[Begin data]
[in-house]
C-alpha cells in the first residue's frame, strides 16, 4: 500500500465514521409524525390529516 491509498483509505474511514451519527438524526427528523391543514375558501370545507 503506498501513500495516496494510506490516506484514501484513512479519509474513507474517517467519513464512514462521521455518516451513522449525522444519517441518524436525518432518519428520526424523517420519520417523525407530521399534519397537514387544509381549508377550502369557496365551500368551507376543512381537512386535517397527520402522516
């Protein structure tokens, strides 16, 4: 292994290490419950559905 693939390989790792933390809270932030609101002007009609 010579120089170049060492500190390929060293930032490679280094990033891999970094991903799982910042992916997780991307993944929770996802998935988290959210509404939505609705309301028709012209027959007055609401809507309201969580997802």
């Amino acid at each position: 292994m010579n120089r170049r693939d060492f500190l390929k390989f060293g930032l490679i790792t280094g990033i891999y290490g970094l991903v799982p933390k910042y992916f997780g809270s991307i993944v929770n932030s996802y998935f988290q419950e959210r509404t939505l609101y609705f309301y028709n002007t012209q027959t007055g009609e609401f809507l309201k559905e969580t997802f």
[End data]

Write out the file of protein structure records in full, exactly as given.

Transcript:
[in-house]
C-alpha cells in the first residue's frame, strides 16, 4: 500500500465514521409524525390529516 491509498483509505474511514451519527438524526427528523391543514375558501370545507 503506498501513500495516496494510506490516506484514501484513512479519509474513507474517517467519513464512514462521521455518516451513522449525522444519517441518524436525518432518519428520526424523517420519520417523525407530521399534519397537514387544509381549508377550502369557496365551500368551507376543512381537512386535517397527520402522516
């Protein structure tokens, strides 16, 4: 292994290490419950559905 693939390989790792933390809270932030609101002007009609 010579120089170049060492500190390929060293930032490679280094990033891999970094991903799982910042992916997780991307993944929770996802998935988290959210509404939505609705309301028709012209027959007055609401809507309201969580997802």
């Amino acid at each position: 292994m010579n120089r170049r693939d060492f500190l390929k390989f060293g930032l490679i790792t280094g990033i891999y290490g970094l991903v799982p933390k910042y992916f997780g809270s991307i993944v929770n932030s996802y998935f988290q419950e959210r509404t939505l609101y609705f309301y028709n002007t012209q027959t007055g009609e609401f809507l309201k559905e969580t997802f």